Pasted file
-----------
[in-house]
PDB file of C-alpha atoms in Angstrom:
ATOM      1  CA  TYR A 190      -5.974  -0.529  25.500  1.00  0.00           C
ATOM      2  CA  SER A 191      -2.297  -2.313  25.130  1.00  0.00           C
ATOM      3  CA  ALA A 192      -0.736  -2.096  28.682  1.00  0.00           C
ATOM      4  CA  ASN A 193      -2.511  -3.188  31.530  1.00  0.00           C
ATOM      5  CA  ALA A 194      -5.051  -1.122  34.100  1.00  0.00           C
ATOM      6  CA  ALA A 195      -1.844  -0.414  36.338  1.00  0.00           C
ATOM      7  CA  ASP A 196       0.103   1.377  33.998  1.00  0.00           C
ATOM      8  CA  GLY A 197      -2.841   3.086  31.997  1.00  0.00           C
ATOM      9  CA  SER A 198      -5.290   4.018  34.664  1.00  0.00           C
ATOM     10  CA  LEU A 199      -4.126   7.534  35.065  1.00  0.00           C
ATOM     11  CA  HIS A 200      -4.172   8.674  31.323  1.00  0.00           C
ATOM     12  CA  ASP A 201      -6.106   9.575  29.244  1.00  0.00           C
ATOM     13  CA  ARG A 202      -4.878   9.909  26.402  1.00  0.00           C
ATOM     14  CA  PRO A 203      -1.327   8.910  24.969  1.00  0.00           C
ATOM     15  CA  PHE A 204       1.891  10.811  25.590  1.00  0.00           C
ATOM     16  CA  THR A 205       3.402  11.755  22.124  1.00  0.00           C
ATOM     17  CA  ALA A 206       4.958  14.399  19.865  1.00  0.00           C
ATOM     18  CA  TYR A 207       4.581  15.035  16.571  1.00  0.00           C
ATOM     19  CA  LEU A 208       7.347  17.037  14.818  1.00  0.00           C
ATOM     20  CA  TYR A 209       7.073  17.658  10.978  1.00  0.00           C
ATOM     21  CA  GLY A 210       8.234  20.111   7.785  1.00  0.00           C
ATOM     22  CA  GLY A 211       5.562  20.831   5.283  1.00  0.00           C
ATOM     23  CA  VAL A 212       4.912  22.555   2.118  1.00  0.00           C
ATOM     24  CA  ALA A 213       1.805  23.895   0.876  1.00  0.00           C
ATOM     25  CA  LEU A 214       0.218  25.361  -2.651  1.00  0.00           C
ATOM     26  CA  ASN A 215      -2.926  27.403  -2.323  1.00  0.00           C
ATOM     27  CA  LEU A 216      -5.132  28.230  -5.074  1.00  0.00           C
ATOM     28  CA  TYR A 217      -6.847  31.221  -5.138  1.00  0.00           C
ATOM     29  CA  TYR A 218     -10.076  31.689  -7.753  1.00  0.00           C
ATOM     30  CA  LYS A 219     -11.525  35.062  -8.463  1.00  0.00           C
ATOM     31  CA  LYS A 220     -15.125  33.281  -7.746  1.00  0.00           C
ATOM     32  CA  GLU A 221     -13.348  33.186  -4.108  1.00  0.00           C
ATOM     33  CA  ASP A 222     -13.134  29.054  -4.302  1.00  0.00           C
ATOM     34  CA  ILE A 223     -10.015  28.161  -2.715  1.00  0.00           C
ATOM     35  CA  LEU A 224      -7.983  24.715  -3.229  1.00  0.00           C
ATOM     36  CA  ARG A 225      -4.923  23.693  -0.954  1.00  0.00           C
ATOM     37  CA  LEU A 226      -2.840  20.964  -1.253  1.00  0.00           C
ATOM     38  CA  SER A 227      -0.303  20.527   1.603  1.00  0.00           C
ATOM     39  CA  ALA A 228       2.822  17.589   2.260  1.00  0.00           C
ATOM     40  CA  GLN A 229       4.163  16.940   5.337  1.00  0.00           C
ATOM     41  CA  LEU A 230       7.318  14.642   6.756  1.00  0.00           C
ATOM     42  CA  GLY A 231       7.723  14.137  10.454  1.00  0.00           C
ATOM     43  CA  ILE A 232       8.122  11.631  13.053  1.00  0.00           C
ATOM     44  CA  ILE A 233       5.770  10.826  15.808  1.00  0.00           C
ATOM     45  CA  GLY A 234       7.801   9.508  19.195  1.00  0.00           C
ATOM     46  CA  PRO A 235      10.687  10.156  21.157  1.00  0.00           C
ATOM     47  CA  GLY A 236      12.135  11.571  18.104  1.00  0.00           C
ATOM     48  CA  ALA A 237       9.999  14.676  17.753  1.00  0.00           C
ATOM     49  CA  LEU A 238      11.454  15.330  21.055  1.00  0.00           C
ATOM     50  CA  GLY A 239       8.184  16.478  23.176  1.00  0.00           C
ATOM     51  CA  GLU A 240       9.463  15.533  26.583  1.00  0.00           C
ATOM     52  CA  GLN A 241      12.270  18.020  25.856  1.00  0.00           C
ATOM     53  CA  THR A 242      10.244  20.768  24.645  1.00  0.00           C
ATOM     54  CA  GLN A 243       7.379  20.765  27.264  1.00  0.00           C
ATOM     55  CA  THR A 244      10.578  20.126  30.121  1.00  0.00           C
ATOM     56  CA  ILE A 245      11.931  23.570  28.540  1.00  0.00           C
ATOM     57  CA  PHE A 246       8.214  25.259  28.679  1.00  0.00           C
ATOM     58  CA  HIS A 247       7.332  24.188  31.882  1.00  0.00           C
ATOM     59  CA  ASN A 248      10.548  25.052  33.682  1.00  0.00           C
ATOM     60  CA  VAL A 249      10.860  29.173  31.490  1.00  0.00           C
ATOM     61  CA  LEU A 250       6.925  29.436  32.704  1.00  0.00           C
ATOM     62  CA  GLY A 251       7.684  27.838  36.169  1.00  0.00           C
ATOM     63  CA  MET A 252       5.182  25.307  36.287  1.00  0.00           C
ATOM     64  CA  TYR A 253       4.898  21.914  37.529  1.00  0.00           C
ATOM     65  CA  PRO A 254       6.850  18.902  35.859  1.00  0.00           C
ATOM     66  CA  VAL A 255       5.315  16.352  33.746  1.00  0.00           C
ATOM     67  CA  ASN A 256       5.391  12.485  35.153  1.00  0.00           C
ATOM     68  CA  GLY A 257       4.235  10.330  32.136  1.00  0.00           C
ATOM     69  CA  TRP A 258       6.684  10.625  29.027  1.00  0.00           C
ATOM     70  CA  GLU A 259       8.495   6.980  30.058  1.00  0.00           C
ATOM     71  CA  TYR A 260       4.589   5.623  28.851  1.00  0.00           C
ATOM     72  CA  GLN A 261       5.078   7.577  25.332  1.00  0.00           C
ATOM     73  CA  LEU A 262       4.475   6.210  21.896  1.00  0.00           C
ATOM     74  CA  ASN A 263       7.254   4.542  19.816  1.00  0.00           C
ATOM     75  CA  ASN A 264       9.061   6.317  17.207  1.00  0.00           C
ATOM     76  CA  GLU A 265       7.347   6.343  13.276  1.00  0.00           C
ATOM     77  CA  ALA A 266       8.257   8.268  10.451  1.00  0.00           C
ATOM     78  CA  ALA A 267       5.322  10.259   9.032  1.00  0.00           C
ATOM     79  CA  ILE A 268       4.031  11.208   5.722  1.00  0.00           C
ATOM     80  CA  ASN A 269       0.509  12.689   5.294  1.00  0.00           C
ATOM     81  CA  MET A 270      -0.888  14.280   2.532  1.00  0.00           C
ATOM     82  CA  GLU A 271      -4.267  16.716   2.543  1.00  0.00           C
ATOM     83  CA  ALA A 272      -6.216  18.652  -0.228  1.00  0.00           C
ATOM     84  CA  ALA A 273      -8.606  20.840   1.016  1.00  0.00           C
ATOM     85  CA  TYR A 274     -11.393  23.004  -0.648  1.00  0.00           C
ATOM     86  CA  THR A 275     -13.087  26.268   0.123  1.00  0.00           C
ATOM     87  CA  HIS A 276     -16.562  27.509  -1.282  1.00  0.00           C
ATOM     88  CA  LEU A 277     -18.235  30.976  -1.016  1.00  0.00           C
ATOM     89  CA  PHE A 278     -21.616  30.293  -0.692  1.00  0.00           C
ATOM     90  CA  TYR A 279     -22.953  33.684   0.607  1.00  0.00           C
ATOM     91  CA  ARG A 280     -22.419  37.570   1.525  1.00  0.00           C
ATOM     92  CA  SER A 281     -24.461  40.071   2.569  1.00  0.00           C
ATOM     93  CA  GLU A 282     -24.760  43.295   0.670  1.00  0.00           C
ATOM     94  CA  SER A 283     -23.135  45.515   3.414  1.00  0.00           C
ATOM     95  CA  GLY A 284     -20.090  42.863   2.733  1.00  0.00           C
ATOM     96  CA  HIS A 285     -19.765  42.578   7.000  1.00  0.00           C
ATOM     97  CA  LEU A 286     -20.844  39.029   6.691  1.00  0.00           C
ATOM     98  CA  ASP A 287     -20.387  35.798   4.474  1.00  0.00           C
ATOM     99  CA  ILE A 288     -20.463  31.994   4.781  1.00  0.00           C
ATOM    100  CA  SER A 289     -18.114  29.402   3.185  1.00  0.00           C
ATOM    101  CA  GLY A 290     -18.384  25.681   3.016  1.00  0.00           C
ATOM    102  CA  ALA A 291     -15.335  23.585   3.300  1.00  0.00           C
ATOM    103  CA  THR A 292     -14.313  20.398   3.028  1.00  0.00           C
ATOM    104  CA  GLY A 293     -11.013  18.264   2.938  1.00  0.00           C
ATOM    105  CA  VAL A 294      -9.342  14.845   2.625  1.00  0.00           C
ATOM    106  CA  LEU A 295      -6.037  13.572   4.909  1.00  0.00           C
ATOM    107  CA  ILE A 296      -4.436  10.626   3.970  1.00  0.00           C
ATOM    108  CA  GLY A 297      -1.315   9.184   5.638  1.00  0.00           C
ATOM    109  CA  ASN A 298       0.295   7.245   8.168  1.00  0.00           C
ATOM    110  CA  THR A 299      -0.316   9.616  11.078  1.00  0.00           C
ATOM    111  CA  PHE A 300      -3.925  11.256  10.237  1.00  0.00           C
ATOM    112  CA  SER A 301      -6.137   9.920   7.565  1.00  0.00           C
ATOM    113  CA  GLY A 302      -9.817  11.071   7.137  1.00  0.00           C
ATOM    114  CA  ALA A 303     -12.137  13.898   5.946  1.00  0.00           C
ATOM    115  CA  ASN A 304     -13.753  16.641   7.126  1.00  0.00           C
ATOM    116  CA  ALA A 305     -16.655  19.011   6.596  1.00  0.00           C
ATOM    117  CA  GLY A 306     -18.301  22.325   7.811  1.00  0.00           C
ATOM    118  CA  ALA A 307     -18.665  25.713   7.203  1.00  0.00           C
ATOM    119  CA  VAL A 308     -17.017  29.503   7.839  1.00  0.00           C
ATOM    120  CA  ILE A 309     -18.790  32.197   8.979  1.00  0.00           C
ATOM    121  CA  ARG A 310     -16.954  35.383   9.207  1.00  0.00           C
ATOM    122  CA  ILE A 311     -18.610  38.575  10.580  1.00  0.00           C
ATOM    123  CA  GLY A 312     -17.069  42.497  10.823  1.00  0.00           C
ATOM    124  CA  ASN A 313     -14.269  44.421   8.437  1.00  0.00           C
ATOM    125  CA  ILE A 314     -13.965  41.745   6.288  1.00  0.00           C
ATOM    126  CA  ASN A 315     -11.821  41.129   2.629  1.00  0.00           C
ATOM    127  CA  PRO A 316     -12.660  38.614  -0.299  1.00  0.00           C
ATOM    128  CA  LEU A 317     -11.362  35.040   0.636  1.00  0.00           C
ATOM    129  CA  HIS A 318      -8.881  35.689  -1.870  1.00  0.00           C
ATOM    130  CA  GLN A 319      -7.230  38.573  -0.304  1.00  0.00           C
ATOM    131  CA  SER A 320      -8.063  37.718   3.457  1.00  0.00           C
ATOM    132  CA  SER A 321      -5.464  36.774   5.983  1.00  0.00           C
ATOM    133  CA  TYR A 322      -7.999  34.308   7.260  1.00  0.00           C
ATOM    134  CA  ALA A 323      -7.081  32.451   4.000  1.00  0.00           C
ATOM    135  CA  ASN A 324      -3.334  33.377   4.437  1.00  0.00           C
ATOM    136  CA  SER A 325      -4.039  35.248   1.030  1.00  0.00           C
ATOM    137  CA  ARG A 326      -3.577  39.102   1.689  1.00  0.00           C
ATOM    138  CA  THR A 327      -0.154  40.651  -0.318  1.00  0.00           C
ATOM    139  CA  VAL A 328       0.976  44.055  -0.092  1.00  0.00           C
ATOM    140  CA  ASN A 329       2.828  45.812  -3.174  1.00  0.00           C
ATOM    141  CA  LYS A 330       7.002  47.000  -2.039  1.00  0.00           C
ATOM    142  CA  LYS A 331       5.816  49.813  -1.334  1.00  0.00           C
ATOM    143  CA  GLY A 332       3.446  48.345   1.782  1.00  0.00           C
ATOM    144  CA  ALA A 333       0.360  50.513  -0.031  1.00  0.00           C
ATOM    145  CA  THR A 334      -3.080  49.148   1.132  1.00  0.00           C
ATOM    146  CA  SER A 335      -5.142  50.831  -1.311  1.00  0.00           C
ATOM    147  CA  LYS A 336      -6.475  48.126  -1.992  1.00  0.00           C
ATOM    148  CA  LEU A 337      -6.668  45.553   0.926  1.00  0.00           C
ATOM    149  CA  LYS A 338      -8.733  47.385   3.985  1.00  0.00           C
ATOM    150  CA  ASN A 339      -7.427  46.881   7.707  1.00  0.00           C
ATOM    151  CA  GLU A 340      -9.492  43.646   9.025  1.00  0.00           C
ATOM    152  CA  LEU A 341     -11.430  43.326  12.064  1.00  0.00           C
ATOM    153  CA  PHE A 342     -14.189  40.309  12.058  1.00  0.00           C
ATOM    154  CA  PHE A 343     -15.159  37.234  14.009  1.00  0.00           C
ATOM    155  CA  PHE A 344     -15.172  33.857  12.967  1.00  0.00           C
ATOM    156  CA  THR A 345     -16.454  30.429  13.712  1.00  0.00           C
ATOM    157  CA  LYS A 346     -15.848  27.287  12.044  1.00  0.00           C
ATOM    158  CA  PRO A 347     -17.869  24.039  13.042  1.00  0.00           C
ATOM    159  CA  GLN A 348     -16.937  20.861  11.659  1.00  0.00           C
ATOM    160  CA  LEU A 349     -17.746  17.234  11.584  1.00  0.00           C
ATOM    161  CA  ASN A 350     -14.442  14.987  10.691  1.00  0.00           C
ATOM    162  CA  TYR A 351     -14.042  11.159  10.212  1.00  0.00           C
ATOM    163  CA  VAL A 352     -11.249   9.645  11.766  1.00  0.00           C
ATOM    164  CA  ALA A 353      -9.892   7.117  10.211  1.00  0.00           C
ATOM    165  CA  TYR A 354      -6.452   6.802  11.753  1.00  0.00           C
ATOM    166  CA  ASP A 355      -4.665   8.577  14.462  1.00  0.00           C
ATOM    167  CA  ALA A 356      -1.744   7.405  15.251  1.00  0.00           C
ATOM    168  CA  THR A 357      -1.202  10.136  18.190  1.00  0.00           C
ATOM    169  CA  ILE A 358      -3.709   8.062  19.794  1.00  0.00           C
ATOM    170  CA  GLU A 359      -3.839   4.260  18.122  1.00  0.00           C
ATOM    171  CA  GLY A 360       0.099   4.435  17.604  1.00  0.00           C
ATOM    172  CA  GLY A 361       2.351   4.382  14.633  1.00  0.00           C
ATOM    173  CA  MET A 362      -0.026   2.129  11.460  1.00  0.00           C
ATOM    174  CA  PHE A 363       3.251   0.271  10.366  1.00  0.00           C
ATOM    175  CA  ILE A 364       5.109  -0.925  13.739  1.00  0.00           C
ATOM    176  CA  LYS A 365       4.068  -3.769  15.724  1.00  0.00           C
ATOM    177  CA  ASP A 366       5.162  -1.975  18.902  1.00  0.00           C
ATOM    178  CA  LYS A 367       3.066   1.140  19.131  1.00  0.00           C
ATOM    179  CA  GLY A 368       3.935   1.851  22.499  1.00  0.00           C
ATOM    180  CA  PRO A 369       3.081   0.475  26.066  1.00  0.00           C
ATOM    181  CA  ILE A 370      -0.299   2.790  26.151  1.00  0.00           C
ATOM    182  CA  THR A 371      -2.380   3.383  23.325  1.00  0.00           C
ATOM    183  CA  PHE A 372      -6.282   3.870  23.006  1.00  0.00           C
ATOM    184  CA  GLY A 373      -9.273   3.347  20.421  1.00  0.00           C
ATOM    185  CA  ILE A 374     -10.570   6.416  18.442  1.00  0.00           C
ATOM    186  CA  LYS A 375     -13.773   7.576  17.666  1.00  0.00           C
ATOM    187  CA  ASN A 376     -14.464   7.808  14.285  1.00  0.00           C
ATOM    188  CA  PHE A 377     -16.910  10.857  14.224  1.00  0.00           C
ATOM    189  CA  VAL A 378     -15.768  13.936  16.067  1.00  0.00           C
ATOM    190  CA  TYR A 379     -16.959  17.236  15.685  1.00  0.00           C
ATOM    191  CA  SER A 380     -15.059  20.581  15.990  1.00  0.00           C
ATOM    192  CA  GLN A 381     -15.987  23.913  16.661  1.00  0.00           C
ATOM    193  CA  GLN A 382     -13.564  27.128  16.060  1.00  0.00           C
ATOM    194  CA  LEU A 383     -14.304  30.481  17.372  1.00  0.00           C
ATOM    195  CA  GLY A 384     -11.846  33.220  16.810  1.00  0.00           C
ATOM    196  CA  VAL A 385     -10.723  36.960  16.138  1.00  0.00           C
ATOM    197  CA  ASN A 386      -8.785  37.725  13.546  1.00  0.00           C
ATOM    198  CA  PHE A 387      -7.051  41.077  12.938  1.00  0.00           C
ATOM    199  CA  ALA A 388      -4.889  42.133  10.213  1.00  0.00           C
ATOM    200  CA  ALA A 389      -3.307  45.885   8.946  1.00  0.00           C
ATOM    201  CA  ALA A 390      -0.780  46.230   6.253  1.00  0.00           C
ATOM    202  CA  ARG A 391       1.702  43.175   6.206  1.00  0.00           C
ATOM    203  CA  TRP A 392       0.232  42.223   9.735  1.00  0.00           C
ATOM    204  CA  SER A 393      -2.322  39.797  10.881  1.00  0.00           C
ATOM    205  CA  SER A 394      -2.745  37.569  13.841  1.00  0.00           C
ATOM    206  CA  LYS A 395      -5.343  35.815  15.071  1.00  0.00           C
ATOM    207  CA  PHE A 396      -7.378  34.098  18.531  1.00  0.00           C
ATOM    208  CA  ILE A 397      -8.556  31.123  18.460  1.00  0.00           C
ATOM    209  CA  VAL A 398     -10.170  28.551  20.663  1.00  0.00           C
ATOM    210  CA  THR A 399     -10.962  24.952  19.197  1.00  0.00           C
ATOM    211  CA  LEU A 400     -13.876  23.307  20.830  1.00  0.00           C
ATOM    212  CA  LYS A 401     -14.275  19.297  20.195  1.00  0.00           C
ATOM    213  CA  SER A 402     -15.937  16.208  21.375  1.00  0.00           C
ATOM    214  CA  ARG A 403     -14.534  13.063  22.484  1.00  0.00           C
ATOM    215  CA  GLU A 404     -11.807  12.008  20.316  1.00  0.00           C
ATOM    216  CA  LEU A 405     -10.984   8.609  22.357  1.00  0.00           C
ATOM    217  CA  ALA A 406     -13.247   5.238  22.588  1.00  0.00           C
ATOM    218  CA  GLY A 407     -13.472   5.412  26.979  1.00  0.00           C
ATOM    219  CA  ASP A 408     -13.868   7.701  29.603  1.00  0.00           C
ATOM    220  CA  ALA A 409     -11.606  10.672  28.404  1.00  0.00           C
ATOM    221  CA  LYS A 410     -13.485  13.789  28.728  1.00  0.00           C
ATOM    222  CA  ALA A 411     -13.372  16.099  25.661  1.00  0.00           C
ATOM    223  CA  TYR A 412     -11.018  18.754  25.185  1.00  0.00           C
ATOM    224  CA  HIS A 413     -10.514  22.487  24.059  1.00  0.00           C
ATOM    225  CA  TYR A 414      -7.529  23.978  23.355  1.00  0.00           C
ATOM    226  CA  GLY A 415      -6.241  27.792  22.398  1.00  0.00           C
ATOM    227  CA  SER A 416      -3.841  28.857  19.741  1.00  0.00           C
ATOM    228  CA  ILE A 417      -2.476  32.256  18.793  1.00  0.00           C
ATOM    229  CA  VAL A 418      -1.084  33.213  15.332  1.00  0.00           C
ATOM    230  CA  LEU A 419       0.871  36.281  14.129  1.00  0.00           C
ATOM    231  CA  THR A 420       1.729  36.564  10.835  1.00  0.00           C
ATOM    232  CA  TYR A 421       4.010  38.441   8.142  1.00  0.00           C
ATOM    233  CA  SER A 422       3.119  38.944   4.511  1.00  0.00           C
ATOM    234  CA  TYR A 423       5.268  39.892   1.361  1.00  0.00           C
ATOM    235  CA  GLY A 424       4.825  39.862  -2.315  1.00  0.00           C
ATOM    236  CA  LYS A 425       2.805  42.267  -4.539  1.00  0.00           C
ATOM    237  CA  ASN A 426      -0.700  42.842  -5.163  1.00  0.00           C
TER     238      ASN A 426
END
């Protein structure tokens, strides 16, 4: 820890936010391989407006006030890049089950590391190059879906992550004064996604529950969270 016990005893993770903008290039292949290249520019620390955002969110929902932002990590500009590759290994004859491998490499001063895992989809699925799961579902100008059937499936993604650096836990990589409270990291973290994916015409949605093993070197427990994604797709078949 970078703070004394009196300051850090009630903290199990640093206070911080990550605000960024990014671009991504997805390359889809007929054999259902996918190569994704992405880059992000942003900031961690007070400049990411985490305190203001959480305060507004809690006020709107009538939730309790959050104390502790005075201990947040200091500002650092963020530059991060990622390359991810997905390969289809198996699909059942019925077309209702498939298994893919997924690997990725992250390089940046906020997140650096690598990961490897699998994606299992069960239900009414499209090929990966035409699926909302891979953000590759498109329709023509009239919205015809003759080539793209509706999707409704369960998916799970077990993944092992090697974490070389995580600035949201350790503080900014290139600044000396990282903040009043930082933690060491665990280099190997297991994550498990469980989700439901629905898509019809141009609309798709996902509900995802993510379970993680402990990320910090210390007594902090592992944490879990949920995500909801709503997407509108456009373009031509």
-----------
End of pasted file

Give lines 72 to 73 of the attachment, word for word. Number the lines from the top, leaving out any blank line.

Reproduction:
ATOM     70  CA  GLU A 259       8.495   6.980  30.058  1.00  0.00           C
ATOM     71  CA  TYR A 260       4.589   5.623  28.851  1.00  0.00           C